As a business growth advisor, I am frequently asked this question by business owners: “How do I make my company more valuable?” Ultimately, what they are after is to understand: “What is my company worth?” For a privately held company the answer is, of course, “That all depends what someone else is willing to pay for it.”
Here’s an analogy:
If today someone is asking $100 for a rare baseball card, and you know for certain that you will be able to sell this same card in 10 years for $1,100, the annual earnings are $100 per year or 10%. This is a fairly good and conservative investment. But what if you lacked any certainty about what its value would be in 10 years? Would you still pay $100?
Investors love predictability. They look for consistent and transparent financial performance as an indicator of future outcomes. So, strong financial performance over time, coupled with reduced risk, increases value dramatically.
The greater the predictability around a business’s performance, the more willing a buyer or investor is to purchase based on expectations of future earnings.
Predictability of future performance is one important factor in valuing a company, along with:
· Profitability and sales growth
· Level of liabilities
· Net assets, including cash reserves
I recently enjoyed a CEO workshop called “Going Liquid,” presented by Michael Platner from Lewis Brisbois. Mr. Platner did an excellent job of simplifying what founders/owners should think about as they get ready for an equity event. He highlighted10 factors that would make it easier to have a “best-priced” exit/equity event for a privately held business. Each of these items decreases risk for the investor or buyer, and thus increases value.
Audited financials to increase confidence that numbers presented are accurate.
A “quality of earnings report” that gives a detailed analysis of the historical revenue and cost structure of the business.
A clear legal entity structure, including well-documented relationships.
Alignment among leadership, partners, board members and owners.
Good risk management, including controlled costs and absence of claims/suits against the organization.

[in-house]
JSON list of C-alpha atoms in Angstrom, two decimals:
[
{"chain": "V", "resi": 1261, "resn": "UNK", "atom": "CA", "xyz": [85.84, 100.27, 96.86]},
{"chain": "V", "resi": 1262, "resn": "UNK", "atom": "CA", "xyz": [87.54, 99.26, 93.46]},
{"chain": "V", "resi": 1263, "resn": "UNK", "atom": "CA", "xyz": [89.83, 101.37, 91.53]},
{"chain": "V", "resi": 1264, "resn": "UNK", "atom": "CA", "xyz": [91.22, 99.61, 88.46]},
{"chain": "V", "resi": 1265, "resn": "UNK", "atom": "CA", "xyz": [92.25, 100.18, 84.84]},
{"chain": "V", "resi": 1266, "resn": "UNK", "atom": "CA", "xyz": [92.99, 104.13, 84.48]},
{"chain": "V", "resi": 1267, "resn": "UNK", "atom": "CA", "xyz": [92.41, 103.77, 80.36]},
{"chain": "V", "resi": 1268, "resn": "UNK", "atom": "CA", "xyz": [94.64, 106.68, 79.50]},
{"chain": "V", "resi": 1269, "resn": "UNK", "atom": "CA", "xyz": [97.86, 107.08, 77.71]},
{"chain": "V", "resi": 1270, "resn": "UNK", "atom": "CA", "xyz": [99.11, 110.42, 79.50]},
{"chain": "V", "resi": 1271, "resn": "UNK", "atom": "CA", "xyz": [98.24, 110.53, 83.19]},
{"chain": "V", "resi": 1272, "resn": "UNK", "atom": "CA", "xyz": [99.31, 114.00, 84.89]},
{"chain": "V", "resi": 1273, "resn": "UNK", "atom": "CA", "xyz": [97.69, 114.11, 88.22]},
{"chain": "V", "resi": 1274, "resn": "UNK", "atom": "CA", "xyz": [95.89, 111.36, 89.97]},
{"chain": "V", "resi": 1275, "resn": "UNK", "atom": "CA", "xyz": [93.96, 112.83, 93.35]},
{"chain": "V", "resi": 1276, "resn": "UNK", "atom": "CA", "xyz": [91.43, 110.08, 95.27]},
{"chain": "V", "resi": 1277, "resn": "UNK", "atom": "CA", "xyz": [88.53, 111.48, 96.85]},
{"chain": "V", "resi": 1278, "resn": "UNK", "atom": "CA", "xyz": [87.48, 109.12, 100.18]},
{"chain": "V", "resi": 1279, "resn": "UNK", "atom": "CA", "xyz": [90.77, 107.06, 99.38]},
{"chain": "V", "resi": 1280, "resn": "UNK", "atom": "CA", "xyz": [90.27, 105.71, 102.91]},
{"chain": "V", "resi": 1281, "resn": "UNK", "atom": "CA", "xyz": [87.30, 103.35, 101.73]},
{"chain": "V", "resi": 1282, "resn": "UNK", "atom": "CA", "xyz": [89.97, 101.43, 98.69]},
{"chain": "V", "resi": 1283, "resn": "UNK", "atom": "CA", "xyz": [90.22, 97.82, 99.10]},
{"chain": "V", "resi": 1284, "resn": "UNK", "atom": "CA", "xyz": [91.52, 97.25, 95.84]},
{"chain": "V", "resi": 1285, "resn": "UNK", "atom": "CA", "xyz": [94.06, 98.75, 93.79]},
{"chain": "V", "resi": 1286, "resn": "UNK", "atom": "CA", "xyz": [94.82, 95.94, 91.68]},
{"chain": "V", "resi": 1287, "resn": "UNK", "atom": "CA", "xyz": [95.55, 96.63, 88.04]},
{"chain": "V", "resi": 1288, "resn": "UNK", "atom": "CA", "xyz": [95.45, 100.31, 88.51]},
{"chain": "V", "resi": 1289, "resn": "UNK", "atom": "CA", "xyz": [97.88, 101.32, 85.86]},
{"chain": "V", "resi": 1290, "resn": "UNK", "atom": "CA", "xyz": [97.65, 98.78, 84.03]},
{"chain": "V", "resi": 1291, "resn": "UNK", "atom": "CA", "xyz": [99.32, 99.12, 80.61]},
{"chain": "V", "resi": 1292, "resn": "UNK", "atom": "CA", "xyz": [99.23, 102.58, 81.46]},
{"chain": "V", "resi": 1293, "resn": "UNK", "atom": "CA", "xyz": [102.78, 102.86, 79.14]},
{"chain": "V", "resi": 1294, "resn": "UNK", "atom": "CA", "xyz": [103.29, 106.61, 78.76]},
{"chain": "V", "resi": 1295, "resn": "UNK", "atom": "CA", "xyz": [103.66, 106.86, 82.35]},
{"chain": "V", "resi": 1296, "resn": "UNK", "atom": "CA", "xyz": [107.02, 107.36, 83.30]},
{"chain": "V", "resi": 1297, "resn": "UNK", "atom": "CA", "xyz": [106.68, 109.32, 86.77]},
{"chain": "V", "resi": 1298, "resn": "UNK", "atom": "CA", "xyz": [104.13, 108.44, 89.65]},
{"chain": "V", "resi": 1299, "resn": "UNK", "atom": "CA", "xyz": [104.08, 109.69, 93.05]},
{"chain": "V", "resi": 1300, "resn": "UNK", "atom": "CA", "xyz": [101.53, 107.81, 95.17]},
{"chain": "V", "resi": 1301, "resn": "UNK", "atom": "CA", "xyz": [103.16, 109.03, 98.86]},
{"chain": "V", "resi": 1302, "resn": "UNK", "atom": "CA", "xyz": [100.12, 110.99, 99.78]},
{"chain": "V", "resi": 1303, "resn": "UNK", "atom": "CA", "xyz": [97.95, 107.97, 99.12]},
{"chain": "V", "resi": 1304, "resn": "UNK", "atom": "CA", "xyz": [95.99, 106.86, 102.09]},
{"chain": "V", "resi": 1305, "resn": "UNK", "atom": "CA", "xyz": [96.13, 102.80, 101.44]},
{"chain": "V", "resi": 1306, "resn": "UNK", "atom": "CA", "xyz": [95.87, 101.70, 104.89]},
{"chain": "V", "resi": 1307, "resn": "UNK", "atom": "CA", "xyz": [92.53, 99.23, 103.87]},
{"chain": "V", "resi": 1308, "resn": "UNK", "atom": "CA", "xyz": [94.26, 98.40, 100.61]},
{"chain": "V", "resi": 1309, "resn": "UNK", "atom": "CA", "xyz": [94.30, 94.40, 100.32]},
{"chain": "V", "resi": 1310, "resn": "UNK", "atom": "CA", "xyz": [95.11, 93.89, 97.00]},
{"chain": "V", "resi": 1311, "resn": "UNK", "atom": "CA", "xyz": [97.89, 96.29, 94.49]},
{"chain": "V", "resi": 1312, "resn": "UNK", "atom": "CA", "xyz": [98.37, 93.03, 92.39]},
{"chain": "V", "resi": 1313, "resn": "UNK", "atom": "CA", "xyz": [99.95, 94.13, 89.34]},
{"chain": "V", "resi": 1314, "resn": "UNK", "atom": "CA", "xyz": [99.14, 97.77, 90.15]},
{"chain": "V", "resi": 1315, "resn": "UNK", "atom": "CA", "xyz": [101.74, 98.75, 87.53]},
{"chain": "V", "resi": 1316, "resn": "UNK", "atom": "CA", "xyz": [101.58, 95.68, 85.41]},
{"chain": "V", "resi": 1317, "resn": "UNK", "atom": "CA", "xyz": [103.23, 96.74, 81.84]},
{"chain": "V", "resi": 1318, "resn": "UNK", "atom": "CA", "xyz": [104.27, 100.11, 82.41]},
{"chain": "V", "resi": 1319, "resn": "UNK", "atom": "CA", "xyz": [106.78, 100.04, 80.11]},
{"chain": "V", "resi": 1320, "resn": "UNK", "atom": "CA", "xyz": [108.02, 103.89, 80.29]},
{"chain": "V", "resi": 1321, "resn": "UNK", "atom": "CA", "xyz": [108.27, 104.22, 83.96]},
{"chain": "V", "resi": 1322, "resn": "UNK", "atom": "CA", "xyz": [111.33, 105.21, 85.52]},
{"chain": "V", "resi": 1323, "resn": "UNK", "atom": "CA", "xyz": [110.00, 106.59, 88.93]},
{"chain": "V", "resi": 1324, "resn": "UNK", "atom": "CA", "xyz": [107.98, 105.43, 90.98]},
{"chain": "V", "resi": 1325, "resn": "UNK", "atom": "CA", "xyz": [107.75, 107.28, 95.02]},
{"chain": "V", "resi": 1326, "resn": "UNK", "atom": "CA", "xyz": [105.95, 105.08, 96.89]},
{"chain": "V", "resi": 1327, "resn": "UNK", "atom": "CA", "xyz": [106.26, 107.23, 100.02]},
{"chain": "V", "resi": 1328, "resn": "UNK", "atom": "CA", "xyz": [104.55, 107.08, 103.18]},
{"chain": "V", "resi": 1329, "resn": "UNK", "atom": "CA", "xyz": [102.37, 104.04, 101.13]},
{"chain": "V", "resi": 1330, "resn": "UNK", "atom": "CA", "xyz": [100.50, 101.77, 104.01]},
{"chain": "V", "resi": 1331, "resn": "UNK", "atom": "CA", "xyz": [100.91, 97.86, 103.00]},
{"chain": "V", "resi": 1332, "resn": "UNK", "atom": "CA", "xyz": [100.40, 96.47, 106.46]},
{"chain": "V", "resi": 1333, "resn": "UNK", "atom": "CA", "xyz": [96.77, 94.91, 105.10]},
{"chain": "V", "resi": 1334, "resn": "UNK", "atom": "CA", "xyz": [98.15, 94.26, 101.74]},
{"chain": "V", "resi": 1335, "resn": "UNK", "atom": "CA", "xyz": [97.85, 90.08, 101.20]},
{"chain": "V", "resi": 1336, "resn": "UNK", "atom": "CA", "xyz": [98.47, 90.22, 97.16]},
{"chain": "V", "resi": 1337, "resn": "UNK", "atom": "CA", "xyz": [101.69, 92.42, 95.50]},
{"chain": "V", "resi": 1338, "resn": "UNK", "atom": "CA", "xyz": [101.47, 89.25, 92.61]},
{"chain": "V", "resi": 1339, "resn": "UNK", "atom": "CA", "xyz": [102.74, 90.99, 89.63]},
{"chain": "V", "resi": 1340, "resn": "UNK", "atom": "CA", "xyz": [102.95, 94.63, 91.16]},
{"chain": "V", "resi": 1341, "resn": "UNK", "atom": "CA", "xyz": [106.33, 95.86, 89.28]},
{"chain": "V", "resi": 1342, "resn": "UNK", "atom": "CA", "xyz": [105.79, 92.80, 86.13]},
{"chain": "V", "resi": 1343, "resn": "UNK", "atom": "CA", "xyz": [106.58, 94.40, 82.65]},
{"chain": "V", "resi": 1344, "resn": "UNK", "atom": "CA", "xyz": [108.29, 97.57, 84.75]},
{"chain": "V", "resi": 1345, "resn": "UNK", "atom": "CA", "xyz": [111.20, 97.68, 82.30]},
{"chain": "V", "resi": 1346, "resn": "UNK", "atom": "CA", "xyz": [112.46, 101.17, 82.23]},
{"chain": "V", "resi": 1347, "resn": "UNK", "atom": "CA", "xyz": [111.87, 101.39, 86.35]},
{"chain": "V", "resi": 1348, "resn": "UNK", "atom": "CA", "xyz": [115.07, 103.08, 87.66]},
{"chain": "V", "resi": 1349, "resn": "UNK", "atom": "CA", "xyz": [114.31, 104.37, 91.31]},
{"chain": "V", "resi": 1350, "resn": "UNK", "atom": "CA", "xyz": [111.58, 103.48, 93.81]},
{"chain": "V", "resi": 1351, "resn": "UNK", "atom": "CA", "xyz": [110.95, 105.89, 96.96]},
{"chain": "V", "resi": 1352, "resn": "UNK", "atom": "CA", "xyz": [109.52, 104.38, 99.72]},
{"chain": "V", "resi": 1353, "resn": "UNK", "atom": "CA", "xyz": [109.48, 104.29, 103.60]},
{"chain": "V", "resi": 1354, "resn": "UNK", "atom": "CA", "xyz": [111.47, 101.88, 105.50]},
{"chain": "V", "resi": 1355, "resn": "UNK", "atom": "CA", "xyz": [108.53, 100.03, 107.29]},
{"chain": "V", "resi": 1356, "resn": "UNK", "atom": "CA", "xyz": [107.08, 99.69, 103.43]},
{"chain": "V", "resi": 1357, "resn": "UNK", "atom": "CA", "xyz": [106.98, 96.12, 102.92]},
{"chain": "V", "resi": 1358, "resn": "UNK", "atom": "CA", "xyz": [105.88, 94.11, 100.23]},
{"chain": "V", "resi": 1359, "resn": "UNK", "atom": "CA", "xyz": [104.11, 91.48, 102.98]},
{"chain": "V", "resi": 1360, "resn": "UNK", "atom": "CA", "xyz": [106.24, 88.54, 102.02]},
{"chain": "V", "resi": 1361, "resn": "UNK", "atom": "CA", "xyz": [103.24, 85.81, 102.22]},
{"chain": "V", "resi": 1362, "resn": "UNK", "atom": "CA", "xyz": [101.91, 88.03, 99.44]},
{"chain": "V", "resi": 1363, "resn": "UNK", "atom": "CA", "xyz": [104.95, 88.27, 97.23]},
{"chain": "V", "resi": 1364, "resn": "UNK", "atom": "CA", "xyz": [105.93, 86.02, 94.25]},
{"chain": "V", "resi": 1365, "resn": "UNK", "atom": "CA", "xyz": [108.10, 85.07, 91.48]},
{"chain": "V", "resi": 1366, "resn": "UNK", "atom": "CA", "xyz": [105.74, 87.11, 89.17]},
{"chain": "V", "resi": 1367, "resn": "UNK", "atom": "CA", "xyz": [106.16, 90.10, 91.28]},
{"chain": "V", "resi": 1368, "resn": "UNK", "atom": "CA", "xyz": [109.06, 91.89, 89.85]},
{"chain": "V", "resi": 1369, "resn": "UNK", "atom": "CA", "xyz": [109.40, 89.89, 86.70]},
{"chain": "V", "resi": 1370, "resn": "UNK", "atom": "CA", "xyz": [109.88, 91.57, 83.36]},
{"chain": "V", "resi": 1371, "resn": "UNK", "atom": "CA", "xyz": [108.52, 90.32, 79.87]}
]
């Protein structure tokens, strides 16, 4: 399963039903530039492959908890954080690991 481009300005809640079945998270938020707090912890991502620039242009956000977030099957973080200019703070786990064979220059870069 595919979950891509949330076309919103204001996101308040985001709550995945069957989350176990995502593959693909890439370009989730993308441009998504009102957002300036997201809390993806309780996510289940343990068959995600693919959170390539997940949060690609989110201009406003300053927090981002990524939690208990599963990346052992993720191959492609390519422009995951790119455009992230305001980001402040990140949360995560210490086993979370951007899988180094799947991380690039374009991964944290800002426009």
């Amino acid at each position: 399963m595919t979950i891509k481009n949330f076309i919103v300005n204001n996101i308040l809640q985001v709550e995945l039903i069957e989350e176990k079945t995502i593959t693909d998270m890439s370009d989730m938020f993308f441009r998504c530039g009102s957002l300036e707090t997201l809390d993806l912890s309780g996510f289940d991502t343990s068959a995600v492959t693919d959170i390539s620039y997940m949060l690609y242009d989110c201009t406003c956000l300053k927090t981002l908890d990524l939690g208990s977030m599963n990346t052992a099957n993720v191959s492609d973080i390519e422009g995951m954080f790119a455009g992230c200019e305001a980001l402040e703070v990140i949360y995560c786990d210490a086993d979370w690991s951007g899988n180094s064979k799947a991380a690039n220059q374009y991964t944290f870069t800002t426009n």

Strong intellectual property and brand protection (patents, trademarks, copyrights, trade secrets, etc.)
No “time bombs” or hidden liabilities (secret deals, untracked inventory, unhappy clients or suppliers, etc.)
Few or no personal guarantees for the business, working capital issues, etc.
Use of performance dashboards and other metrics.
A written liquidity plan with established accountability.
Of course, there are many other important things to consider when an investor values a company. Some of them are perhaps harder for a financially minded professional to measure, as they are “softer” in nature. But they are equally important. Here are some examples:
A strong, experienced management team
Sound vision and logical organizational structure
The ability to attract and retain top talent by being an "employer of choice"
Strong references from customers, accountants, consultants, etc.
Industry involvement and recognition
In all, I believe that the quality of a company’s financial performance comes down to the level of confidence one has in the predictability of the future outcome: the predictability ratio of sales and profitability at today’s value. This means value can be reduced by anything that:
Takes away from transparency into a business
Lowers the likelihood of the current forecast; or
Increases the risk of a negative surprise
So, as a rule of thumb, focus on reducing risk and increasing quality forecasting as guides for improving value.
If you would like to share your thoughts on clever ways to boost value or you have questions about your business, please connect.